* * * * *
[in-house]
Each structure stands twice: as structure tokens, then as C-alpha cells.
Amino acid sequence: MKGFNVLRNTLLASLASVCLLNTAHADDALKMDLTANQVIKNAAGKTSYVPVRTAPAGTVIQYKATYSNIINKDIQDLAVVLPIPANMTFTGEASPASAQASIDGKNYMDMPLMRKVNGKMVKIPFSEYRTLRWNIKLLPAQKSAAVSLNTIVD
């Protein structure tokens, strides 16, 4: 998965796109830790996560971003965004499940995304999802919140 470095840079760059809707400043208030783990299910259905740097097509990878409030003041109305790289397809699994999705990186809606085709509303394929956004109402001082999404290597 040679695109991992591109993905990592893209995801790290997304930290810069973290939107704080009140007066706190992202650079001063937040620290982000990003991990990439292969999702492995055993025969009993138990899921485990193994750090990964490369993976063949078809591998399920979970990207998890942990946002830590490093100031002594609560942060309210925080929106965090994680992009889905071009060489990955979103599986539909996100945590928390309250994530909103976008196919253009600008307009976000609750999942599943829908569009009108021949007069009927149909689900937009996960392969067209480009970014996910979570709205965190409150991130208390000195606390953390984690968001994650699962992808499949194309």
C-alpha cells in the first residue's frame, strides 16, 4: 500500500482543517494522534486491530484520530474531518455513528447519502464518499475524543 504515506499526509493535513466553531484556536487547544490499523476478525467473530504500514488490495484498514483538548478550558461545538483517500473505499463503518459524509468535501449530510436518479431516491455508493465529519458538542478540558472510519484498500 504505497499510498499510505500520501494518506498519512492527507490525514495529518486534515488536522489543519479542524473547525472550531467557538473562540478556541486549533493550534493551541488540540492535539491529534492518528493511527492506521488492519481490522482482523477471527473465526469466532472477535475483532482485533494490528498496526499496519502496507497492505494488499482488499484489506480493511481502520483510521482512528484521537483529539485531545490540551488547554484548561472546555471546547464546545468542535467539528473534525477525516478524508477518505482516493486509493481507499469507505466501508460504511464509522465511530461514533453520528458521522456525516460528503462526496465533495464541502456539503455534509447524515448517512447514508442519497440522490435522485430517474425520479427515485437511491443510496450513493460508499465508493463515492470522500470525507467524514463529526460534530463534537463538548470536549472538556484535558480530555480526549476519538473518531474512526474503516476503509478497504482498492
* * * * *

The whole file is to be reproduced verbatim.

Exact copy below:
[in-house]
Each structure stands twice: as structure tokens, then as C-alpha cells.
Amino acid sequence: MKGFNVLRNTLLASLASVCLLNTAHADDALKMDLTANQVIKNAAGKTSYVPVRTAPAGTVIQYKATYSNIINKDIQDLAVVLPIPANMTFTGEASPASAQASIDGKNYMDMPLMRKVNGKMVKIPFSEYRTLRWNIKLLPAQKSAAVSLNTIVD
């Protein structure tokens, strides 16, 4: 998965796109830790996560971003965004499940995304999802919140 470095840079760059809707400043208030783990299910259905740097097509990878409030003041109305790289397809699994999705990186809606085709509303394929956004109402001082999404290597 040679695109991992591109993905990592893209995801790290997304930290810069973290939107704080009140007066706190992202650079001063937040620290982000990003991990990439292969999702492995055993025969009993138990899921485990193994750090990964490369993976063949078809591998399920979970990207998890942990946002830590490093100031002594609560942060309210925080929106965090994680992009889905071009060489990955979103599986539909996100945590928390309250994530909103976008196919253009600008307009976000609750999942599943829908569009009108021949007069009927149909689900937009996960392969067209480009970014996910979570709205965190409150991130208390000195606390953390984690968001994650699962992808499949194309």
C-alpha cells in the first residue's frame, strides 16, 4: 500500500482543517494522534486491530484520530474531518455513528447519502464518499475524543 504515506499526509493535513466553531484556536487547544490499523476478525467473530504500514488490495484498514483538548478550558461545538483517500473505499463503518459524509468535501449530510436518479431516491455508493465529519458538542478540558472510519484498500 504505497499510498499510505500520501494518506498519512492527507490525514495529518486534515488536522489543519479542524473547525472550531467557538473562540478556541486549533493550534493551541488540540492535539491529534492518528493511527492506521488492519481490522482482523477471527473465526469466532472477535475483532482485533494490528498496526499496519502496507497492505494488499482488499484489506480493511481502520483510521482512528484521537483529539485531545490540551488547554484548561472546555471546547464546545468542535467539528473534525477525516478524508477518505482516493486509493481507499469507505466501508460504511464509522465511530461514533453520528458521522456525516460528503462526496465533495464541502456539503455534509447524515448517512447514508442519497440522490435522485430517474425520479427515485437511491443510496450513493460508499465508493463515492470522500470525507467524514463529526460534530463534537463538548470536549472538556484535558480530555480526549476519538473518531474512526474503516476503509478497504482498492